PHP

Connecting to PostgreSQL

PostgreSQL has a growing fanbase. Some even say this is because the new version 8.0 finally comes in a native Windows version. However, most productive systems that use PostgreSQL are hosted on Linux or UNIX, nevertheless.

@pg_connect()

After installing the database, web-based administration software such as phpPgAdmin (http://sourceforge.net/projects/phppgadmin) or other tools such as the graphical user interface (GUI) application pgAdmin (http://www.pgadmin.org/) can be used to administer the database. Alternatively, the command-line tool can be used. To allow PHP to access the PostgreSQL installation, Windows users must load the extension with the entry extension(php_pgsql.dll) in php.ini; UNIX/Linux users configure PHP with the switch with-pgsql=/path/to/pgsql.

Then, pg_connect() connects to the data source. You have to provide a connection string that contains all important data, including host, port, name of the database, and user credentials.

Connecting to PostgreSQL

<?php
  if ($db = @pg_connect('host=localhost port=5432
   dbname=hoshmand user=postgres password=
   abc123')) {
    echo 'Connected to the database.';
    pg_close($db);
  } else {
    echo 'Connection failed.';
  }
?>

Sending SQL to PostgreSQL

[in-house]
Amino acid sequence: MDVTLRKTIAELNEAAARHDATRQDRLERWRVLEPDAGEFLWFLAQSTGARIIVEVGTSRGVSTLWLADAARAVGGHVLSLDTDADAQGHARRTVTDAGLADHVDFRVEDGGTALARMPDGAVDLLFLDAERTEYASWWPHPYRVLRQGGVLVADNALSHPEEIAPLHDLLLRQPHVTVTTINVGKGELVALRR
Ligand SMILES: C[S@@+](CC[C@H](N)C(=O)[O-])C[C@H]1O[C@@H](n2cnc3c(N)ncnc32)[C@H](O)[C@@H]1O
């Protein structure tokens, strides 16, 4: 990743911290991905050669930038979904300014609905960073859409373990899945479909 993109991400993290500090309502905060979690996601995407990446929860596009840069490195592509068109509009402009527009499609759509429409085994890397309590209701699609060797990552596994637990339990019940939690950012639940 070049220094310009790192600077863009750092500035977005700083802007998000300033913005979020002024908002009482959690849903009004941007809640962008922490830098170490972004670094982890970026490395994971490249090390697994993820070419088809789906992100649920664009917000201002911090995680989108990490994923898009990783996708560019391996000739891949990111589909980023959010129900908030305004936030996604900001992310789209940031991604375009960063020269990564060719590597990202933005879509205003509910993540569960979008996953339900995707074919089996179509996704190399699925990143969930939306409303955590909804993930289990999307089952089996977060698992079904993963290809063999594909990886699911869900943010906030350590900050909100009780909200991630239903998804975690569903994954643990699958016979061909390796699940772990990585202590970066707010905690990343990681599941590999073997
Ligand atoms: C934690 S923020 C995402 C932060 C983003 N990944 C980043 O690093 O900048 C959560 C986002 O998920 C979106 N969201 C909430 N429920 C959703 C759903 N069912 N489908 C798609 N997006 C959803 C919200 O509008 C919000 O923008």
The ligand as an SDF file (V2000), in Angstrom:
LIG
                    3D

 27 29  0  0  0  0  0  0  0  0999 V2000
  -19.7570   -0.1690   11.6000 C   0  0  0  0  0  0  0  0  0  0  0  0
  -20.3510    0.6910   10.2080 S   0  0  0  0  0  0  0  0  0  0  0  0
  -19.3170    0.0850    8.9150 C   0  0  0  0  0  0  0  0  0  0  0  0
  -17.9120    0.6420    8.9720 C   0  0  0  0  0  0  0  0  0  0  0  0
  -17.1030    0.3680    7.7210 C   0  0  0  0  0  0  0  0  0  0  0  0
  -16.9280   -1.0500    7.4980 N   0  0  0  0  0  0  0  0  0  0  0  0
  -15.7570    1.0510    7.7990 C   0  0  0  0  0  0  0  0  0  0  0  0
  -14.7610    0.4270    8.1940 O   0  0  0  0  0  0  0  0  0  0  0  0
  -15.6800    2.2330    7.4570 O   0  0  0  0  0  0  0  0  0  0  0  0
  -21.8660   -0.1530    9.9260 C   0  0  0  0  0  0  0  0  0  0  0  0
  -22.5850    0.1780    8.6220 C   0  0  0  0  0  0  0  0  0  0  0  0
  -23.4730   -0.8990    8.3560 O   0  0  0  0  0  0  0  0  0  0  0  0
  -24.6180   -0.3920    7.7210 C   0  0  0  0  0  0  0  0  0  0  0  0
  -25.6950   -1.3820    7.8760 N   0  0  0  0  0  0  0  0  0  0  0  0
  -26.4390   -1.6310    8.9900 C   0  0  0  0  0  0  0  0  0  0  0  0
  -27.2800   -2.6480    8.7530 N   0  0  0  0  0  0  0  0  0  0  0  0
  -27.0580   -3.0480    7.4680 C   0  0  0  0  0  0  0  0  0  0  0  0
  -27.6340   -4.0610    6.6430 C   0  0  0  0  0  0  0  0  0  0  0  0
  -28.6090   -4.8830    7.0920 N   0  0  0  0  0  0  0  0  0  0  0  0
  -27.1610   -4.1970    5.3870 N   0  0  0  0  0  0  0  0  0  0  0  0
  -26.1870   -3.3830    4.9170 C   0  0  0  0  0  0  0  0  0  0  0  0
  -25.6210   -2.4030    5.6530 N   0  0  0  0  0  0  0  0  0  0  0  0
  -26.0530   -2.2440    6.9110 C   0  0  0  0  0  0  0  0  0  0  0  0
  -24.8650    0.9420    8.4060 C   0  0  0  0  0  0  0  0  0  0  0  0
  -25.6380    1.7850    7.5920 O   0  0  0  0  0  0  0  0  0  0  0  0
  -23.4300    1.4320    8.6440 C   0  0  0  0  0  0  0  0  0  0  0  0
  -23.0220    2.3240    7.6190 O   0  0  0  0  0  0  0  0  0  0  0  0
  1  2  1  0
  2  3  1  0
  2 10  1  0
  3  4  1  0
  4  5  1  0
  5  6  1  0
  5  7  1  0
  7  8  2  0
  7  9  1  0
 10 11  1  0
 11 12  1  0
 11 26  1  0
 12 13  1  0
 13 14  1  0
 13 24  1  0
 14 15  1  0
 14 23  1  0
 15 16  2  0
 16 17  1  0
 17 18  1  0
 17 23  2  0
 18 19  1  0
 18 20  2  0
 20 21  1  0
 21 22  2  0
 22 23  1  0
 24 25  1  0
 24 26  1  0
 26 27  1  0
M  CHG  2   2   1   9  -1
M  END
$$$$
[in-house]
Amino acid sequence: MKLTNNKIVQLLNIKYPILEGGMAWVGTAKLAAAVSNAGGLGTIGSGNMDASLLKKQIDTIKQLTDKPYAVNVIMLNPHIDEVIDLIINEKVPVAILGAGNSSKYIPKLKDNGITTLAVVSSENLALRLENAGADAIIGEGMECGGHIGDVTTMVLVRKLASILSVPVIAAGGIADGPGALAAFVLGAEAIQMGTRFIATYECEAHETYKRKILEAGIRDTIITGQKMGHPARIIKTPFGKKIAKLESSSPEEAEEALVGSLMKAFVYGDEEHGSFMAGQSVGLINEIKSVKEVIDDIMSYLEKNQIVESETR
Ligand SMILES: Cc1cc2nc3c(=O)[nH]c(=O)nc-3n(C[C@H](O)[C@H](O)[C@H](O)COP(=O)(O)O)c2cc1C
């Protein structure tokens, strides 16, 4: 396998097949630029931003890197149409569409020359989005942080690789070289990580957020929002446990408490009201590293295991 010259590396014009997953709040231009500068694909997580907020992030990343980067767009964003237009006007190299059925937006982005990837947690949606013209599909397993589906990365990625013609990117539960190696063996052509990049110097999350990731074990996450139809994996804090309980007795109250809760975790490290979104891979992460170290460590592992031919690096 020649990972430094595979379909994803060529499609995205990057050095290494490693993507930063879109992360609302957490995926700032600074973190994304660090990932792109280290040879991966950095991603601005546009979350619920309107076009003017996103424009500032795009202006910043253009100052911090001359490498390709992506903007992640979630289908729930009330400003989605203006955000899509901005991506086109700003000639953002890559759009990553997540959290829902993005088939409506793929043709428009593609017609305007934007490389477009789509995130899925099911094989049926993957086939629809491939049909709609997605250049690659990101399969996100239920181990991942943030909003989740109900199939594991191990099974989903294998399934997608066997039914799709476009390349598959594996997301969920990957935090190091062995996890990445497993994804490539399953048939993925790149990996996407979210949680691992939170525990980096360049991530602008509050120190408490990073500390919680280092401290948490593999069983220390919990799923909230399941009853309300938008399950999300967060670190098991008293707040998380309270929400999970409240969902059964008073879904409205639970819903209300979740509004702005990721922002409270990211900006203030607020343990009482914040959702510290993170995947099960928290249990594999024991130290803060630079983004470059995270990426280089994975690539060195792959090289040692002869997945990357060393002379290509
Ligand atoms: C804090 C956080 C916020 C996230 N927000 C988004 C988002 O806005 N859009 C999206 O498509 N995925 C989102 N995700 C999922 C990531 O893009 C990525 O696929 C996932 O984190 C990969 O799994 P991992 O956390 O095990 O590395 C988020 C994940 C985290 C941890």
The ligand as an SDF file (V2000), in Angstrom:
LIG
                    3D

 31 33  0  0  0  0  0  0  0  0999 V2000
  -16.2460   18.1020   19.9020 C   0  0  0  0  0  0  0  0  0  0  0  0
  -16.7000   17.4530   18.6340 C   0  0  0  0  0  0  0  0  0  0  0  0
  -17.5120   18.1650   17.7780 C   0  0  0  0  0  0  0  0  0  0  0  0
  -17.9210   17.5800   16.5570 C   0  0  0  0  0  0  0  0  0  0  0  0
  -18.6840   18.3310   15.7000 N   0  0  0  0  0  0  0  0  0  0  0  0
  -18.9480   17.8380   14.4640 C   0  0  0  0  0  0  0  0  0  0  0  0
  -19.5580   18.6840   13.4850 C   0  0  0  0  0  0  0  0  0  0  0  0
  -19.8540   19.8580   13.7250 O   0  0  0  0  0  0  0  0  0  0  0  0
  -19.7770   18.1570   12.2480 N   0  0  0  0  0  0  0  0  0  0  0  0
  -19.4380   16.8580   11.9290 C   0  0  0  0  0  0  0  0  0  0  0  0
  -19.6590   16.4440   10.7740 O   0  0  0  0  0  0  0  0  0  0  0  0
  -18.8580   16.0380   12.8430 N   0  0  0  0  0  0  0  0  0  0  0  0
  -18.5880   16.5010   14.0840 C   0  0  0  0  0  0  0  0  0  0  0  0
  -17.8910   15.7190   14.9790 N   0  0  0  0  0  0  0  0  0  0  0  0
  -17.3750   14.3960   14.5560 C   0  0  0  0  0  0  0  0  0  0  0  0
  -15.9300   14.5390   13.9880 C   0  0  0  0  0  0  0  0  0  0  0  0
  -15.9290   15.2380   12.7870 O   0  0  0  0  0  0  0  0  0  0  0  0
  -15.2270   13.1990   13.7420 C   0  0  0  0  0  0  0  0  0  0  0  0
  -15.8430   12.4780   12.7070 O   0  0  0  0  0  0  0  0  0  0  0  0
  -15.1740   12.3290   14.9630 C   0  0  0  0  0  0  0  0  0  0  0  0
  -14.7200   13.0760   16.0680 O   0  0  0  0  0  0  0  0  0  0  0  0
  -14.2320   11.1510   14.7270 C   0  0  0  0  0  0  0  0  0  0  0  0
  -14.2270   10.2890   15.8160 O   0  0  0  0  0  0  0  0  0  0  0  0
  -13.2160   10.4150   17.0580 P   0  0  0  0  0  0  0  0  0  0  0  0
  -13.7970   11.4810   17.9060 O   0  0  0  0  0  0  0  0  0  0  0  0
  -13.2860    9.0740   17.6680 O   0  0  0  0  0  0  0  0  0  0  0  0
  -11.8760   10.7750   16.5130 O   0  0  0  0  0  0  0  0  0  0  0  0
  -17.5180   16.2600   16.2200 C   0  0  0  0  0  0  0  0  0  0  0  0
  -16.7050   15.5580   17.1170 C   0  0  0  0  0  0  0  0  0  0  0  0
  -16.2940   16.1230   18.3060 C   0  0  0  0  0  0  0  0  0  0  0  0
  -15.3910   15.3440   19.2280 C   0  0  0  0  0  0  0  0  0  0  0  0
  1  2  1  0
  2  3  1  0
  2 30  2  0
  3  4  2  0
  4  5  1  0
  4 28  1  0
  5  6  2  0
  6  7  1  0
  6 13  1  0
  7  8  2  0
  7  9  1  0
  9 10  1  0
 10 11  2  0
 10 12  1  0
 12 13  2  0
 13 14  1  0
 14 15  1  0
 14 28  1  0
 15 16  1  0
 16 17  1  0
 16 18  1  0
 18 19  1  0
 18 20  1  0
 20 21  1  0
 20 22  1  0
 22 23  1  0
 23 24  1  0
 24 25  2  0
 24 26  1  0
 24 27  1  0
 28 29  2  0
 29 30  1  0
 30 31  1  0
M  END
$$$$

pg_query()

The function pg_query() sends SQL to the PostgreSQL installation. Again, escaping potentially dangerous characters such as single quotes is a must; this can be done with the pg_escape_string() function. In this code, you see the PHP portion of the script that accepts funny (or not-so-funny) code in an HTML form and writes it to the database.

Sending SQL to PostgreSQL
<?php
  if ($db = @pg_connect('host=localhost port=5432
    dbname=hoshmand user=postgres
    password=abc123')) {
    require_once 'stripFormSlashes.inc.php';
    pg_query($db, sprintf(
      'INSERT INTO quotes (quote, author, year)
         VALUES (\'%s\', \'%s\', \'%s\')',
      pg_escape_string($_POST['quote']),
      pg_escape_string($_POST['author']),
      intval($_POST['year'])));
    echo 'Quote saved.';
    pg_close($db);
  } else {
    echo 'Connection failed.';
  }
?>

Retrieving the value in the identity column after the last INSERT statement is a bit tricky. The PostgreSQL term for such a data type is SERIAL, which automatically creates a sequence. To get the sequence's value, you can use pg_last_oid() to retrieve the oid (object id) of this value. Then, execute a SELECT id FROM quotes WHERE oid=<oid>, when <oid> is the oid you just retrieved. This finally returns the desired value.

by BrainBellupdated
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